The Game of Probability: Literature and Calculation from Pascal to Kleist

By Rüdiger Campe; Ellwood H. Wiggins Jr. | Go to book overview

Conclusion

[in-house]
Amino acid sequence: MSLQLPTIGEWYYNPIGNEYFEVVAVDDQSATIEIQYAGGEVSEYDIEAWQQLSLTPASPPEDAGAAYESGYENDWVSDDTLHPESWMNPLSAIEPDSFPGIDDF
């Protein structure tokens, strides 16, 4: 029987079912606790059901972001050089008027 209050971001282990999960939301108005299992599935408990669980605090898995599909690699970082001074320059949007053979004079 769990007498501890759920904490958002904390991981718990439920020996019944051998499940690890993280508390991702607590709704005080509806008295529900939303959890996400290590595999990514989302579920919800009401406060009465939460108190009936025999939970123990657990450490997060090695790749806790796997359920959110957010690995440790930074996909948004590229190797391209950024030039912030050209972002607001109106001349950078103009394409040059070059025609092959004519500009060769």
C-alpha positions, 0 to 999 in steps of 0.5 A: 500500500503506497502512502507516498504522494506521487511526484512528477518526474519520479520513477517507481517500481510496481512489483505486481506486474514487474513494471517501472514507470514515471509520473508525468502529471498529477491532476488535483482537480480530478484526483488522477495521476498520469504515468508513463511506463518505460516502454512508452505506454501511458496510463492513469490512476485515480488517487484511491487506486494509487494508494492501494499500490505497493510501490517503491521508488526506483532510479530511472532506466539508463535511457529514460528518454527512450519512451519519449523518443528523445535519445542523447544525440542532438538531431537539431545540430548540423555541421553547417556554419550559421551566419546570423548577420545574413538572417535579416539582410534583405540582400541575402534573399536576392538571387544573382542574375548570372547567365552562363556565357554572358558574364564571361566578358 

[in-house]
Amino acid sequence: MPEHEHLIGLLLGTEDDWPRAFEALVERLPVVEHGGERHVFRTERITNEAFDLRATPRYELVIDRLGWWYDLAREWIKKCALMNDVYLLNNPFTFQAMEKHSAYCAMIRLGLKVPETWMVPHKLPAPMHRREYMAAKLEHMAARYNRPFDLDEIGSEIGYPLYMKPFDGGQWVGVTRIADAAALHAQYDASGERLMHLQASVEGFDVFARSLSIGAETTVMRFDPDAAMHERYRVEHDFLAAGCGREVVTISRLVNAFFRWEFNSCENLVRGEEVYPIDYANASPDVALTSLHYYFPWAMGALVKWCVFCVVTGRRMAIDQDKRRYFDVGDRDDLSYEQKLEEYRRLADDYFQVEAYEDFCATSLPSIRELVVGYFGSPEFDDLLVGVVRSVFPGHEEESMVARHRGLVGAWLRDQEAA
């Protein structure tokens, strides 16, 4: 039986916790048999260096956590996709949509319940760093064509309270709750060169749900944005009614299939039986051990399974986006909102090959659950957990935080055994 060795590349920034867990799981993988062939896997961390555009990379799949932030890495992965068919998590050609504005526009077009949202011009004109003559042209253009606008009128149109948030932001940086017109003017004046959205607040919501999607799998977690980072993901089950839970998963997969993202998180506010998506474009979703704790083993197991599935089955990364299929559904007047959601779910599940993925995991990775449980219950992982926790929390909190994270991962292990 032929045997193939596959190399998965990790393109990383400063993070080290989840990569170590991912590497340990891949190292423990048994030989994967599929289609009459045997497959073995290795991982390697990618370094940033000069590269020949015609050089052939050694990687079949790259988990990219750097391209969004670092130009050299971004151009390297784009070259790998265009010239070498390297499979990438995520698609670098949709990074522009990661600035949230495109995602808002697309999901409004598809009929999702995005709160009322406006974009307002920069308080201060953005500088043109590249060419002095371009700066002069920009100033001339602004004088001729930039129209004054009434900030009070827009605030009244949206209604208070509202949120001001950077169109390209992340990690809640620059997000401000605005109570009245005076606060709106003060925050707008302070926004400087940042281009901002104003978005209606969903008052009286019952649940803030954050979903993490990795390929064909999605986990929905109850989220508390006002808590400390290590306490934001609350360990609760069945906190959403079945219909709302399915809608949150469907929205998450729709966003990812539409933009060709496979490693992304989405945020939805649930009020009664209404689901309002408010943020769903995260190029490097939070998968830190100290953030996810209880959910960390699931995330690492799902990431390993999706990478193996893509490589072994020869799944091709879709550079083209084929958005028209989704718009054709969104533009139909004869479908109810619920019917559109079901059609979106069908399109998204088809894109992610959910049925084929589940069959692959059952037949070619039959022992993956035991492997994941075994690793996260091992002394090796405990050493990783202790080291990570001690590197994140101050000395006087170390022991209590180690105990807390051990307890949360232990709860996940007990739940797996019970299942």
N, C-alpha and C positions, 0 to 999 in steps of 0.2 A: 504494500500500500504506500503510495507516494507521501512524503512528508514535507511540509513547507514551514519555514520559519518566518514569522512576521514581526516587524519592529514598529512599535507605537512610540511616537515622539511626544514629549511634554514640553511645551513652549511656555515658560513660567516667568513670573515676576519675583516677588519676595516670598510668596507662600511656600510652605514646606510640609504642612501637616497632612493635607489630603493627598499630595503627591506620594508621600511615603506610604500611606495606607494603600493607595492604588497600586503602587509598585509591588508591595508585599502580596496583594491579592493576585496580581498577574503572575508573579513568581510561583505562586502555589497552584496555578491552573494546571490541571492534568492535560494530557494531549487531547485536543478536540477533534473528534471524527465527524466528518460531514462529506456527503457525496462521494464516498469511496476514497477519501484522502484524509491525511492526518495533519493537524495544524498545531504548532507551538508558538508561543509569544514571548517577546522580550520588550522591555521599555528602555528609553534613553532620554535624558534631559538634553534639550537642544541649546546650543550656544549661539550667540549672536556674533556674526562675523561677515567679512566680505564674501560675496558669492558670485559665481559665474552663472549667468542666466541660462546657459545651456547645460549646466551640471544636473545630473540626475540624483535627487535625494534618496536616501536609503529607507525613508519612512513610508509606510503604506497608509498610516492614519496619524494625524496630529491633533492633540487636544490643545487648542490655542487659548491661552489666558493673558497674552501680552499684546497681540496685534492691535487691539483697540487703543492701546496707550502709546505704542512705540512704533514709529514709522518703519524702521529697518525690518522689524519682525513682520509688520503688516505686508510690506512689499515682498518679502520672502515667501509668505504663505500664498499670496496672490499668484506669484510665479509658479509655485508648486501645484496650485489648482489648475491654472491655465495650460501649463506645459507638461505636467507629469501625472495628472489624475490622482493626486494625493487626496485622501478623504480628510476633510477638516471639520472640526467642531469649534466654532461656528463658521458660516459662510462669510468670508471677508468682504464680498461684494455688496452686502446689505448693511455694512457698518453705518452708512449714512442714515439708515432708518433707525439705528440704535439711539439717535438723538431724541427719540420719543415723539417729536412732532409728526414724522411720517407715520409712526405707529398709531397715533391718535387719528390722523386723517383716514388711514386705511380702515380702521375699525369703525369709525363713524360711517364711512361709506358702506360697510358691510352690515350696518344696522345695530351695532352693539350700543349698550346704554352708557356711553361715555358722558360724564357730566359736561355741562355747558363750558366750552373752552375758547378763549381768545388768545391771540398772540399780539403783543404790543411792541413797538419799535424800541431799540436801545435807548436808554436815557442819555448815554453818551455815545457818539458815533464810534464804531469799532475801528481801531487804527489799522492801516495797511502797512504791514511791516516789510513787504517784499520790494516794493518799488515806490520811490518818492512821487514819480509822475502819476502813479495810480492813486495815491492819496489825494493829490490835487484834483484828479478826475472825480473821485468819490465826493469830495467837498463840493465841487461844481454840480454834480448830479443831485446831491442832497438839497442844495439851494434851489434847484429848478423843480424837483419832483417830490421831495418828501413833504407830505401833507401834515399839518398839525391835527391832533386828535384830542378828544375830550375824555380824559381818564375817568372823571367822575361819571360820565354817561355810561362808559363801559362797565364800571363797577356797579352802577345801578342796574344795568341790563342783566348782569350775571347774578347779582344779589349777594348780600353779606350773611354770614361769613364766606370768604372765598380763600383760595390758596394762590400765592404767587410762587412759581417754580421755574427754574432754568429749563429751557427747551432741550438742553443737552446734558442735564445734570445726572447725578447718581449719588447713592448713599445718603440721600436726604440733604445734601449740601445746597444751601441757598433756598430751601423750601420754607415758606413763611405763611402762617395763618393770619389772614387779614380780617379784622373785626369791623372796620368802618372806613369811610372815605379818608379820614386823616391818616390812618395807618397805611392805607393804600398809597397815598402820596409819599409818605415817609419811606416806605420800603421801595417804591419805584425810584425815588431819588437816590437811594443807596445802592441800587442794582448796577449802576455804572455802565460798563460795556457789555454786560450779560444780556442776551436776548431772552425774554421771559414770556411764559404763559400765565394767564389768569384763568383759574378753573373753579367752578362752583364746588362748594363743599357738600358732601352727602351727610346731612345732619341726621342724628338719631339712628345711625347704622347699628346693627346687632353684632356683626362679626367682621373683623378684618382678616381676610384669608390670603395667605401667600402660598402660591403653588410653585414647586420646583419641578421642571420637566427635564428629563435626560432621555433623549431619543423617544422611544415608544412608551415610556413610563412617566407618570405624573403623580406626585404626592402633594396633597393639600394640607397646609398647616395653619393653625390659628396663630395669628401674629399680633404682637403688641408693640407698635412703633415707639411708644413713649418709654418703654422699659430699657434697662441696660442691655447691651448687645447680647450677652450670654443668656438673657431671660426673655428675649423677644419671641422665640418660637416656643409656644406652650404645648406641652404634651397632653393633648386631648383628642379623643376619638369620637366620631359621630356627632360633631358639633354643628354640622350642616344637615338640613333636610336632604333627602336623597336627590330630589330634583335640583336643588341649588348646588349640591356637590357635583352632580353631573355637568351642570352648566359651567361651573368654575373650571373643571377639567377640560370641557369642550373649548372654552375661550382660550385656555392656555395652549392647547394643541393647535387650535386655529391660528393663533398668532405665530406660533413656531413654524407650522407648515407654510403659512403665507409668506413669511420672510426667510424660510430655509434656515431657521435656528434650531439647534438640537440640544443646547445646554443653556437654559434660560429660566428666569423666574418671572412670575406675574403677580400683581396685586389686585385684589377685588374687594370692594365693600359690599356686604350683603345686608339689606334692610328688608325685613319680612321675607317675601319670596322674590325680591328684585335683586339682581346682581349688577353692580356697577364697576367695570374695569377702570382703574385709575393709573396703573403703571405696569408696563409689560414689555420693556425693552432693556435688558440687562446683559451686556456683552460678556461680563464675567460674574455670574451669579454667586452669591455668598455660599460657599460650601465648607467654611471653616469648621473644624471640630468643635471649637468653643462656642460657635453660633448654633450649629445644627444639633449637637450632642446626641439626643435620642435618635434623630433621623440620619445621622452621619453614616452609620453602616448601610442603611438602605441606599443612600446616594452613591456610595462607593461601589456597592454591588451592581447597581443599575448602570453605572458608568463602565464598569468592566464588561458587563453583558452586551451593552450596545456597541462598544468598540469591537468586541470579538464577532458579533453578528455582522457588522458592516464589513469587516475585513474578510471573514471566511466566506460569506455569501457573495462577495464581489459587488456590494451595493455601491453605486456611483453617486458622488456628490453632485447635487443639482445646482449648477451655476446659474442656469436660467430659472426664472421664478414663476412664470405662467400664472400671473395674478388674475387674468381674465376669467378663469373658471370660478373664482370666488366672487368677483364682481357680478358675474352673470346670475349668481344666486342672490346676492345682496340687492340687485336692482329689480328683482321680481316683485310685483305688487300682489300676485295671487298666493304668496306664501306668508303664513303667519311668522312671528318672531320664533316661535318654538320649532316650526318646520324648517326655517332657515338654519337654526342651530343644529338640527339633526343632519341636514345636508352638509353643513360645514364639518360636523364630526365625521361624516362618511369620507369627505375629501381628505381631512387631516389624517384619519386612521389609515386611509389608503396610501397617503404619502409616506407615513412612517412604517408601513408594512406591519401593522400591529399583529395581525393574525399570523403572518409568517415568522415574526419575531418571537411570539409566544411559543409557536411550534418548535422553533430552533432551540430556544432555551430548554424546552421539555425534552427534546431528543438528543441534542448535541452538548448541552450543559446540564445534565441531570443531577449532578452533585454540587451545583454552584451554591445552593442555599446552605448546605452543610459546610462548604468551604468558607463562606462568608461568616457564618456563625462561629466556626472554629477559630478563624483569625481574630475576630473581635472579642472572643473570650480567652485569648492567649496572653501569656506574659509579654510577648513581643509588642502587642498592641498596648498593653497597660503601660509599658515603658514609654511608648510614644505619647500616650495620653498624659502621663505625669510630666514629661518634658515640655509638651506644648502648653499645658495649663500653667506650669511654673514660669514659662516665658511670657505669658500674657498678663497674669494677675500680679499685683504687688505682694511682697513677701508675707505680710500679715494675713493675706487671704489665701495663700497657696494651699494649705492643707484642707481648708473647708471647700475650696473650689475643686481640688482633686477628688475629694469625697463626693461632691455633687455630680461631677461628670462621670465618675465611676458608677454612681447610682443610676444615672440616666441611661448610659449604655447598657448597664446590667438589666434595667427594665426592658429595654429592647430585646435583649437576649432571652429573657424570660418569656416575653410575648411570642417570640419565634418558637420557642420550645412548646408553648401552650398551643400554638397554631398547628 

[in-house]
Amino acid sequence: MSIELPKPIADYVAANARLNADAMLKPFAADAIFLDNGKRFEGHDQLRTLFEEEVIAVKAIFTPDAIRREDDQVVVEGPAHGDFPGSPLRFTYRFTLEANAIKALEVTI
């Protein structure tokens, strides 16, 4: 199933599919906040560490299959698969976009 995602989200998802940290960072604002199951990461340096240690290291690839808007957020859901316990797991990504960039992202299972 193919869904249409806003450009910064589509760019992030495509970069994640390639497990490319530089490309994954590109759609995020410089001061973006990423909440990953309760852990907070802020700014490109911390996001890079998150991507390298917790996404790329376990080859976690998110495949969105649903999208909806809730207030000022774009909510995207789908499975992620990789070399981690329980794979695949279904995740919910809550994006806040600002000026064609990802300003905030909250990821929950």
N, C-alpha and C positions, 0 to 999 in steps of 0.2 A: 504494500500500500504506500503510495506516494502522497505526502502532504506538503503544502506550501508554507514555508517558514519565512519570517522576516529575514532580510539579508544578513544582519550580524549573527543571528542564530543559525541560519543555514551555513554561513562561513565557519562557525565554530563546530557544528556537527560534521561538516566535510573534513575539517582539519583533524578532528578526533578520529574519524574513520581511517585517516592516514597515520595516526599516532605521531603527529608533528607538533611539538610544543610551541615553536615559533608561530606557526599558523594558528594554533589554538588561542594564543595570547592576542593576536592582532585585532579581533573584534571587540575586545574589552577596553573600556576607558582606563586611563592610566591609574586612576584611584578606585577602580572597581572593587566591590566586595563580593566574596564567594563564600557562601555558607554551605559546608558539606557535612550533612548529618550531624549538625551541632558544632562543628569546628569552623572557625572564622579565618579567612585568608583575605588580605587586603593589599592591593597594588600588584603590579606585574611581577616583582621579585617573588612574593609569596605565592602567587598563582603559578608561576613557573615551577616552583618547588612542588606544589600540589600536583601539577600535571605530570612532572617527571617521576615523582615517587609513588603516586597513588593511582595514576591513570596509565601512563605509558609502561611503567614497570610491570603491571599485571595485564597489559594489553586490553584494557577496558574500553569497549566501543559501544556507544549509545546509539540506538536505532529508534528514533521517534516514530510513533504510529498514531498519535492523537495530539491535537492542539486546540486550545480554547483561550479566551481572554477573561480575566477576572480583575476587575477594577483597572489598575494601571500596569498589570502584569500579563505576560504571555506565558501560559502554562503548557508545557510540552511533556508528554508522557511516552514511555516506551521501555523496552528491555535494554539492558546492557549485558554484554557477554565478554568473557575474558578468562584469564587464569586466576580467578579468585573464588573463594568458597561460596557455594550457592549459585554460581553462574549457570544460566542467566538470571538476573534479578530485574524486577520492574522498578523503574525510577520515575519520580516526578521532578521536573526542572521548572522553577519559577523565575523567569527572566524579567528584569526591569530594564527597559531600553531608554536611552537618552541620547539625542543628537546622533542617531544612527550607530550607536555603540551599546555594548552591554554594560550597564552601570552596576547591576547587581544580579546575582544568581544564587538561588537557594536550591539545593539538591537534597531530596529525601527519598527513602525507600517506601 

Lambert’s logical and metaphorological investigation into the term “probable” (wahr-scheinlich) and Kant’s quasi-transcendental theory of play are complementary. They exclude each other but can be understood reciprocally as theorizing what the other one does, or as completing in fact what the other sets up in theory. They thus offer a final commentary on Leibniz’s repeatedly renewed announcement of logica probabilium, the theoretical enterprise that culminates in the concept of equipossibility. Jacob Bernoulli had already used it methodologically, but without, however, discussing its philosophical meaning: according to Bernoulli’s mathematical insight, only what can be traced back to the situation of the equal possibilities of the occurrence or nonoccurrence of an event can be calculated in probabilistic terms. Leibniz, on the contrary, had wanted to protect equipossibility, as a cosmological concept of free will, precisely from its merely statistical implementation: in the Leibnizian concept, logic and ontology are so tightly intertwined that the idea of a causality out of free will corresponds to the principle of logical equipossibility. Lambert’s appearance of truth and Kant’s distinction between the probable and plausible, each in its own way, remove the substantial content of this ontological construction without erasing its former place and function in philosophy. Lambert formulates a theory of mere—operational— appearance in probability. Kant, meanwhile, in practice applies his statistical examples in the context of aesthetics and the philosophy of history in this manner of mere appearance; but in theory, he shuns once and for

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